Taking a step down, you enter the main hall where Raafat Hamzawy sits with his associates listening to Egyptian legendary music composer Mohamed Abdel Wahab played on a gramophone.Hamzawy, an organiser and researcher of 19th and early 20th century Egypt, is solely responsible for this exhibition, bringing the Egyptian street to the viewer. “We have collected all personal belongings of the normal Egyptian over the years to bring back what Egypt was like 100 years ago,” Hamzawy told Ahram Online, touring the surprisingly packed hall.

From cameras, telephones, early portable oven for picnics, to parlour cases, doctor cases, carriage drivers, street signs, mailboxes, original drivers’ licenses, official work permits, and store signs and offers, the exhibition has it all. Every household item is on display. And all are, of course, not for sale!

Among the interesting stories Hamzawy shared with Ahram Online was the landmark changes that took over the streets as Egypt transformed from a sultanate belonging to the Ottoman Empire to an independent kingdom.

Hamzawy states, “Street name signs were changed from blue to green and the writing was also changed from the Persian style writing to a simple handwritten style.” To him the blue signs with the Persian style writing were best. Another interesting feature back in the day were the mailboxes whose colour wasalso changed from red to green during the same period.

“Some items were bought from small antique stores, others are personal belongings of people we know. We then research the piece to identify the exact date in which it was used,” he says. According to Hamzawy, it is the driver’s licenses and work permits that were the hardest to identify.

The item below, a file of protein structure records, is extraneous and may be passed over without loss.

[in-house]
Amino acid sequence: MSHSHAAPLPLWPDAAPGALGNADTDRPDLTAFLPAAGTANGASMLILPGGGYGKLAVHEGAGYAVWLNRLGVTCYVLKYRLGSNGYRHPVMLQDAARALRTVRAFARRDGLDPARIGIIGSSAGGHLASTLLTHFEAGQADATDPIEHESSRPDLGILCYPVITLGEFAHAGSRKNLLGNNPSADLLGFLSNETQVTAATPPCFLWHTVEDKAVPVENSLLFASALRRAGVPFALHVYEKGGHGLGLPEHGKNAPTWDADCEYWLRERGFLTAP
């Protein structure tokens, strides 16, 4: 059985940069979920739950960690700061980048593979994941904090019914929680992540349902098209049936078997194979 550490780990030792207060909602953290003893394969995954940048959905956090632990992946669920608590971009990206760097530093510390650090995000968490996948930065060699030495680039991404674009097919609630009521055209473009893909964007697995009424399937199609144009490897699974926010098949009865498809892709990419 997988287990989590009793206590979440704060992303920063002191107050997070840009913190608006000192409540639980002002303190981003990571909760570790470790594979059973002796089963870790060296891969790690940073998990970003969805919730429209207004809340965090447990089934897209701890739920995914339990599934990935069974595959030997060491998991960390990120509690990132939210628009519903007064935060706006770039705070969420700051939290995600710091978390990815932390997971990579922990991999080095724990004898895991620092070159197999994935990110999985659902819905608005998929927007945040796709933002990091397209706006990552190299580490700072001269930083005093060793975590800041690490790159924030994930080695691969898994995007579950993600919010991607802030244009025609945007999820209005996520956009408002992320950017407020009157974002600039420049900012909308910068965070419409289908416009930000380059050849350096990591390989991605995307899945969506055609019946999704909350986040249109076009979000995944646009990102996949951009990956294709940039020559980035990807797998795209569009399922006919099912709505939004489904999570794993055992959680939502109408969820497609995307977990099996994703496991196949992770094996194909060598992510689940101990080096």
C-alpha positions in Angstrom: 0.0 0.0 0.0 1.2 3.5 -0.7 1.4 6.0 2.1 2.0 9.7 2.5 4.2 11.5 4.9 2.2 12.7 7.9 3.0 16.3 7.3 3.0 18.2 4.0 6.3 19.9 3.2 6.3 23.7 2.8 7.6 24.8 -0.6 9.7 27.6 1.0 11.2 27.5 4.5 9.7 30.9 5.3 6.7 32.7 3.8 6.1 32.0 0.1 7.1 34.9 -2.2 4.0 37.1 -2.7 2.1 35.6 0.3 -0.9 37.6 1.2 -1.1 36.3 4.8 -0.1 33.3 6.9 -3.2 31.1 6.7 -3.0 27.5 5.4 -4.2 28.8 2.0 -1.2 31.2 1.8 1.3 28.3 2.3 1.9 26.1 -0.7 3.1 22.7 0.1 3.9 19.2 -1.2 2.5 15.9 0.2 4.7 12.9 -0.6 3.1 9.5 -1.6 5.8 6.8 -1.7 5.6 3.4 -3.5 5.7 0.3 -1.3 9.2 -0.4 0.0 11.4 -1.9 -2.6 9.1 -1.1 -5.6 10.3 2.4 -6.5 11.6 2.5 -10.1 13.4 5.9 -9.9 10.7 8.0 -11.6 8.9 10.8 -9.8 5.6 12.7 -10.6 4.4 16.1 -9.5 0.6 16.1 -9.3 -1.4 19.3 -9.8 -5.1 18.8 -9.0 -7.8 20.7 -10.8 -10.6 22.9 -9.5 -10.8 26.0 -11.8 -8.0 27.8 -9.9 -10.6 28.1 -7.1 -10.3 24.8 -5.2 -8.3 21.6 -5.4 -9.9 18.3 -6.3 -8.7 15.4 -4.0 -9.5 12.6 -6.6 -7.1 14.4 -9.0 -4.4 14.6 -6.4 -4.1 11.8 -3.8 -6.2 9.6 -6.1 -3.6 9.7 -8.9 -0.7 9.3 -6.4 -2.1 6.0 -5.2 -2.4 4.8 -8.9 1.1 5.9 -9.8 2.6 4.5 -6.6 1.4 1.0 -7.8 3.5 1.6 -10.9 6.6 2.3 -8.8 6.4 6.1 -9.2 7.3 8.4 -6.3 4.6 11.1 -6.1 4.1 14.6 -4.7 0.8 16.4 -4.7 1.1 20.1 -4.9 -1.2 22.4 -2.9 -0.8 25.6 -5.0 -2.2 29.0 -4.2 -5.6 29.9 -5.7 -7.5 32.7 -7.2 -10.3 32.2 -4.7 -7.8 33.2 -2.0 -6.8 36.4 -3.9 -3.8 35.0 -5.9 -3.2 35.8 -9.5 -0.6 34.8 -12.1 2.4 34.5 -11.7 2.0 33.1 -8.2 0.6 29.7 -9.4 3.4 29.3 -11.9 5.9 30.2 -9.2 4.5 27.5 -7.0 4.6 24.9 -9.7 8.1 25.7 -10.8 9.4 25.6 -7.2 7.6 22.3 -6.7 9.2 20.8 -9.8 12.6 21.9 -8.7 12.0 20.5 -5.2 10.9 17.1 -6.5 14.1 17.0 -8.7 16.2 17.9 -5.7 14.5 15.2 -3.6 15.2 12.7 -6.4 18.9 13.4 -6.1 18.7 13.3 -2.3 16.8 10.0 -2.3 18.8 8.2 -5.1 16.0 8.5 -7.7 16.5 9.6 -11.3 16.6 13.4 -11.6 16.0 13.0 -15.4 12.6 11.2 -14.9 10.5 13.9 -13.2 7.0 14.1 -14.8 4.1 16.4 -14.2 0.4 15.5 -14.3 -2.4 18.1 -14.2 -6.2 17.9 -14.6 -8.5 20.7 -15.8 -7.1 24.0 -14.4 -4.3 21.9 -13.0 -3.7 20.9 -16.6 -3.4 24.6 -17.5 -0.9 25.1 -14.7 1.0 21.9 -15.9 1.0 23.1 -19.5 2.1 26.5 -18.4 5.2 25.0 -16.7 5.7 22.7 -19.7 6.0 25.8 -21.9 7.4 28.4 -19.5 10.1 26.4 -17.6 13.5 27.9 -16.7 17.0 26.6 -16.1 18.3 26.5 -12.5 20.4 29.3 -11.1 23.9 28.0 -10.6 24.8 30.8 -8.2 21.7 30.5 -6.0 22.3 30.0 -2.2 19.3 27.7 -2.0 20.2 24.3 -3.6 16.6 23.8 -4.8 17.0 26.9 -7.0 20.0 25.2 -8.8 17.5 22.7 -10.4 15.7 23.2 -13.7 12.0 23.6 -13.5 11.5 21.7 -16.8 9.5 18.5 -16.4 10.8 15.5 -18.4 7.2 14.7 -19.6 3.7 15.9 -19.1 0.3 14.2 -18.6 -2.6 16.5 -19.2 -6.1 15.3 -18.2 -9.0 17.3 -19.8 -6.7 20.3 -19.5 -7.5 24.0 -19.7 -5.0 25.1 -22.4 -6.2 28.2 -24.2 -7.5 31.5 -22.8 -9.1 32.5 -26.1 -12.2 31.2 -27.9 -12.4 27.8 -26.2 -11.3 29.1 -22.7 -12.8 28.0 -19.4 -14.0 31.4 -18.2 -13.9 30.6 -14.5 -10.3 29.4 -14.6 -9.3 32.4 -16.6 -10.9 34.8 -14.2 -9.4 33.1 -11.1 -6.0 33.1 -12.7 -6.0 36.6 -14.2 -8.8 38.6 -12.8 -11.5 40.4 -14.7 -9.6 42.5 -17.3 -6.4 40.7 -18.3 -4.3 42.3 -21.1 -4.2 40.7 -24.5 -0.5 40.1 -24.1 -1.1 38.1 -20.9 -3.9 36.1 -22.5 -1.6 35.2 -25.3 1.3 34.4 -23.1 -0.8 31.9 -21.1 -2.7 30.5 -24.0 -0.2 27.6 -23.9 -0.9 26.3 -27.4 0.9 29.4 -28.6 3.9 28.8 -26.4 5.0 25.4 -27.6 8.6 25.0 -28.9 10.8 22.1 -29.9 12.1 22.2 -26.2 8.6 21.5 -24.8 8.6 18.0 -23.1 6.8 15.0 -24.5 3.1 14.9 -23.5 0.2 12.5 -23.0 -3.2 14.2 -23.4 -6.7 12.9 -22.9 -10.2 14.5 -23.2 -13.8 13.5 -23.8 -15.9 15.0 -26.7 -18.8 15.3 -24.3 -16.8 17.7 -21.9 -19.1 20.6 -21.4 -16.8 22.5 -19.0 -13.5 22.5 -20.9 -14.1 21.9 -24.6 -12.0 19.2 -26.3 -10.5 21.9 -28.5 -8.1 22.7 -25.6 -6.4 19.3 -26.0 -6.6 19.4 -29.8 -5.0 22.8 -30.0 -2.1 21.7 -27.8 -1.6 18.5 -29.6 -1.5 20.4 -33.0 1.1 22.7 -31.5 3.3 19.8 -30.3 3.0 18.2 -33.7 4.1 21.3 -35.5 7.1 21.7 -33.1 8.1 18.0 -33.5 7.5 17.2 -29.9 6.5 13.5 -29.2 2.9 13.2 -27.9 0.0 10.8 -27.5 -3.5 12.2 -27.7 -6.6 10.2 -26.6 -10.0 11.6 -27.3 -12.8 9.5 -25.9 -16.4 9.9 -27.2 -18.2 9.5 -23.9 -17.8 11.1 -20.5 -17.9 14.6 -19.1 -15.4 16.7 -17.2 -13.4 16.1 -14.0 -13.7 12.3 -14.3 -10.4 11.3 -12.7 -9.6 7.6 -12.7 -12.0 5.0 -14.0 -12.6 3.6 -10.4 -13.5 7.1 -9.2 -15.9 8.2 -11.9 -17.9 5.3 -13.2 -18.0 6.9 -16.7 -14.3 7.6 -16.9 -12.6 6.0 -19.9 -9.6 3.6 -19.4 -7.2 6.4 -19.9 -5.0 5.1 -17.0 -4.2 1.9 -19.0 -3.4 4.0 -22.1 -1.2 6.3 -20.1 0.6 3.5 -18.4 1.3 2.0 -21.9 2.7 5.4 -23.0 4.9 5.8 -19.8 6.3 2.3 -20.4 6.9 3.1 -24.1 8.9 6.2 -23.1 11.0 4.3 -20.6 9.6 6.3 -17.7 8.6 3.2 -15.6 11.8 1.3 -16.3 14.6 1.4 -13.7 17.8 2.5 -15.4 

Another feature common 100 years ago on the streets of Cairo and Alexandria was quality control; something that lost its significance among most Egyptian industries today. Hamzawy made a stop at a statement issued by a Tarboush (Turkish male hat) maker. It said: Tarboush offered for 33 sagh (pence); if you are dissatisfied with your purchase, please return your item and we will refund you a five-pound bill.

Exiting the hall, Hamzawy points to a picture of King Farouk smoking a shisha, hanging alone in a corner. Underneath the rare image is written: ‘Qahwet Farouk El Awel’ (King Farouk I Café). According to Hamzawy, this café was not originally named ‘Qahwet Farouk El Awel’. It belonged to a local lady from the Bahary district in Alexandria. Once, King Farouk was passing by and he stopped for a quick shisha; the picture was taken then and he never returned to the café; however, after his only visit, the owner named her café after him and kept his portrait ever since.

The stories are endless. The items identify districts, streets, traditions, and people across Egypt; and touring with Hamzawy adds vivid scenes to each and every item displayed. Even telephone sets enjoy a special section in the exhibition. There is the big wooden telephone set that belonged to the army. Next to it there is the smaller look-a-like version, which according to Hamzawy is the portable army telephone set. There are also those that belonged to Abdeen Palace, courtesy of the kingdom officials, and those of El Omda (the farmers’ mayor).

Mein Fat A’adimoh Tah can be a day trip; despite the venue’s small size, it is these stories that visitors never get tired of that will make you stay a while. Abdel Khalik states, “Due to the current political uncertainty in Egypt and the lack of publicity, the venue and festival received media attention more than actual visitors but we are determined to repeat this event again in September.”

'Mein Fat A’adimoh Tah' continues until 24 July, from 9am to 7pm daily.

El-Sennary House, Haret El Mong, right behind El-Saneya School, Sayeda Zeinab